Residual pesticide analysis of 92 herbal components collected from various regions around the world indicated considerable presence of some residues in investigated samples. Data showed evidence of pesticide contamination in 53% of total samples analyzed among which 10% were above the European MRLs. The presence of residual pesticides in crops is largely noticed by various authors although their level of contamination is always different [16] and [17]. Our results are quite similar (in terms of percentage) to EFSA in which 96.2% (81.482) of analyzed food products were within limits permitted in EU legislation and 50.7% of the tested samples were free of quantifiable residues [18]. This presence of pesticide residues in plants ingredients may be due to the regular use of these chemical substances by farmers with no or little knowledge and education about application dose, methods of application and appropriate intervals between harvesting and pesticide treatment [17]. Surprisingly in our data, both plants from culture and wild environment were detected positive for residual pesticides. Herbal component samples from wild environment (cat’s claw powder, sophora powder, betel nut powder, cassia EO and eucalyptus EO) showed greater proportion of contamination (above 50%) except for boldo. However, 35% of boldo samples were contaminated above the European MRLs. This finding highlights a potential passive contamination of some plants harvested from wild environments like Amazonian area and Andean precordillera. It may result from a natural puff of wind or water running from neighbouring area. Despite of the fact that some plants are harvested from a wild environment, they may be subject to chemical pesticide application such as herbicide during earlier years and insecticide against pest outbreaks like for eucalyptus in Australia [19]. The persistence of such chemical products in the environment or plant derived products is quite variable and may depend on the time or frequency of application and the harvested parts of a plant.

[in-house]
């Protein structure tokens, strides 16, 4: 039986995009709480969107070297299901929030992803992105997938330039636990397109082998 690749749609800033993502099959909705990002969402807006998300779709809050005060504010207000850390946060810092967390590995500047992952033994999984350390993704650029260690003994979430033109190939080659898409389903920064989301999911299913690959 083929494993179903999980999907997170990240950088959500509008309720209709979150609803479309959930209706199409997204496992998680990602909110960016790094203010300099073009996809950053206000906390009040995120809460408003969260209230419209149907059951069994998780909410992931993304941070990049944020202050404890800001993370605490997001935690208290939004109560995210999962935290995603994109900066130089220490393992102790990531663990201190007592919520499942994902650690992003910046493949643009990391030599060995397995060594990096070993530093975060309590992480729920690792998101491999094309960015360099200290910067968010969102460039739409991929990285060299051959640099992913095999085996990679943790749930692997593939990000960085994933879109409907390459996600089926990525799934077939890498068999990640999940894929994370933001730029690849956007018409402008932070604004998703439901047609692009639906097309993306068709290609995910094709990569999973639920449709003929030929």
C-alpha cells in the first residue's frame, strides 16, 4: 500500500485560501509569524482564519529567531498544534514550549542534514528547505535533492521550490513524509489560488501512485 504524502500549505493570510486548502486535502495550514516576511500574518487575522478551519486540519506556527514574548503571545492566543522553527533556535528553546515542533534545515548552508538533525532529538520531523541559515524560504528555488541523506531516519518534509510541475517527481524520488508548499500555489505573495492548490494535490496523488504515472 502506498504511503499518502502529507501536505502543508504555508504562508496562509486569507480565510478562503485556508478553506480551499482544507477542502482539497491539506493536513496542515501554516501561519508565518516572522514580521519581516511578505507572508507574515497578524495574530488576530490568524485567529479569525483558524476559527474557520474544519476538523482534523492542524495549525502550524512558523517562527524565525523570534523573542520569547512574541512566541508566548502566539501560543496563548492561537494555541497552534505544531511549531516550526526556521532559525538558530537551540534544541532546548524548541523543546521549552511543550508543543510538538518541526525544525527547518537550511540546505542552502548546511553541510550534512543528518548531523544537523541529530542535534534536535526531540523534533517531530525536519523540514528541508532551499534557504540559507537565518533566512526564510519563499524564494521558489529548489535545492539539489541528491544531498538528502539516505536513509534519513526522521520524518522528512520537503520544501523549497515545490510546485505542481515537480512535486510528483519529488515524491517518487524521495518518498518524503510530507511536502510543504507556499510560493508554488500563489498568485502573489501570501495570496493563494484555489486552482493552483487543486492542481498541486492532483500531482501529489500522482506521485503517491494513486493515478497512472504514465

Our study revealed the noticeable detection of pesticide residues in all the investigated continents. This confirms the worldwide trend of pesticide application in agricultural field. Many authors indicated the presence of residual pesticides in edible vegetables and fruits from some countries investigated [20] and [21] even though not in the same plant screened in the present study.

Chlorpyrifos ethyl, cypermethrin, carbendazim and benomyl are the most frequent and common pesticide residuals found in the investigated samples. This means that they are regularly involved in chemical treatment in agriculture for diverse plants and in many countries. However, they were not above the MRLs in the present study. Among residual pesticides detected in our samples, many were not approved by European Union Commission (carbendazim and benomyl, anthraquinone, thiabendazole, chloroneb and so on) because of their potential risk to the applicator and their long-term persistence in the environment. Many countries or regions throughout the world have different pesticide regulations. This discrepancy may explain the variation of pesticide residue category identified from many countries. Pesticide or its amount permitted in one country may not be the same authorized in other countries or regions. In addition, as many pesticides are released directly to the environment when they are applied, they can move far from their sources of application to the nearby area including wild environment. It could be the case of rotenone, tetramethrin and chloroneb detected in wild harvestable plants in exceeding amounts like those from Andean precordillera and Amazonian area. Moreover, many herbal components sampled (63%) showed the presence of multiple residues. According to Jallow et al. [16], it may be the consequence of application of various pesticides in the same environment or culture along the cultivation period in order to protect crops against different pests and diseases.